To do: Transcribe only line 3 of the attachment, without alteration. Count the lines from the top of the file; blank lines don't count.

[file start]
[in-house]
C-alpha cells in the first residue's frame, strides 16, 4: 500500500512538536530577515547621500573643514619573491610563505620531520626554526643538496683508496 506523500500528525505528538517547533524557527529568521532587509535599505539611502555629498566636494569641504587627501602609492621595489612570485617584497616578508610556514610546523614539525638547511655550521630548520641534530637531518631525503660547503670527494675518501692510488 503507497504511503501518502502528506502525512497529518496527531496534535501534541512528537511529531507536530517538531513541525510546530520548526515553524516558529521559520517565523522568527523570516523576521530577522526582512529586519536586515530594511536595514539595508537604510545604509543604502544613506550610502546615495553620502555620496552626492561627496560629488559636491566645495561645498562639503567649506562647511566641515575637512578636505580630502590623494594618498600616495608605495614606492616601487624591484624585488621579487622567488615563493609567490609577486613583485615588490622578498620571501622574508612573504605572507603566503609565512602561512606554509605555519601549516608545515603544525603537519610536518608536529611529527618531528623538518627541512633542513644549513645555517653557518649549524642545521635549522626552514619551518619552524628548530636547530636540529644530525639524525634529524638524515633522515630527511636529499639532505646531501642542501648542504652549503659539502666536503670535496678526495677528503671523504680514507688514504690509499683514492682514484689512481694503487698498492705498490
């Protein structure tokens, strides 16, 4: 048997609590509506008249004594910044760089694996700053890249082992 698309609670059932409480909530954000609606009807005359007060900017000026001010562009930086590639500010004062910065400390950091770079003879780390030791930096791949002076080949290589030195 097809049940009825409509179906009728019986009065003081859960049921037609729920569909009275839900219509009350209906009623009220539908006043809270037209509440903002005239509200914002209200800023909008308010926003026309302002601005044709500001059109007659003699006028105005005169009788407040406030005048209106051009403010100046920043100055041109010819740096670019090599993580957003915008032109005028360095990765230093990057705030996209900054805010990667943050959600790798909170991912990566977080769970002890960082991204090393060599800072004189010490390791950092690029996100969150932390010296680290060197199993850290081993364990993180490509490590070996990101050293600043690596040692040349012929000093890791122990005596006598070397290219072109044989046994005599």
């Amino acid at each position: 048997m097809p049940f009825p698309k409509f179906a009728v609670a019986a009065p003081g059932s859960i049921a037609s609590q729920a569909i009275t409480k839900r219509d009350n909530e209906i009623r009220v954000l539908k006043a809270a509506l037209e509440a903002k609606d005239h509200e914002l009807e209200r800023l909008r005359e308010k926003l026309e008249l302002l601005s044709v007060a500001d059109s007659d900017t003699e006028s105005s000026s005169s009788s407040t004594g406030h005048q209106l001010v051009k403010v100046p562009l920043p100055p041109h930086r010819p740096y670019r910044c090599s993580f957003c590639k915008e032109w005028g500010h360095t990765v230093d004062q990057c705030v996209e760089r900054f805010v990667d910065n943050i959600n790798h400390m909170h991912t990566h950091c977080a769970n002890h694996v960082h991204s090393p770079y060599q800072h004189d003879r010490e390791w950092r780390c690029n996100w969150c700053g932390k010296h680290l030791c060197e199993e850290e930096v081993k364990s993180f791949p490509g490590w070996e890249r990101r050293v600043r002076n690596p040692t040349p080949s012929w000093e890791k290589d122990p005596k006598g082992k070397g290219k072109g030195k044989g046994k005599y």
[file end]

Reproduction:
């Protein structure tokens, strides 16, 4: 048997609590509506008249004594910044760089694996700053890249082992 698309609670059932409480909530954000609606009807005359007060900017000026001010562009930086590639500010004062910065400390950091770079003879780390030791930096791949002076080949290589030195 097809049940009825409509179906009728019986009065003081859960049921037609729920569909009275839900219509009350209906009623009220539908006043809270037209509440903002005239509200914002209200800023909008308010926003026309302002601005044709500001059109007659003699006028105005005169009788407040406030005048209106051009403010100046920043100055041109010819740096670019090599993580957003915008032109005028360095990765230093990057705030996209900054805010990667943050959600790798909170991912990566977080769970002890960082991204090393060599800072004189010490390791950092690029996100969150932390010296680290060197199993850290081993364990993180490509490590070996990101050293600043690596040692040349012929000093890791122990005596006598070397290219072109044989046994005599």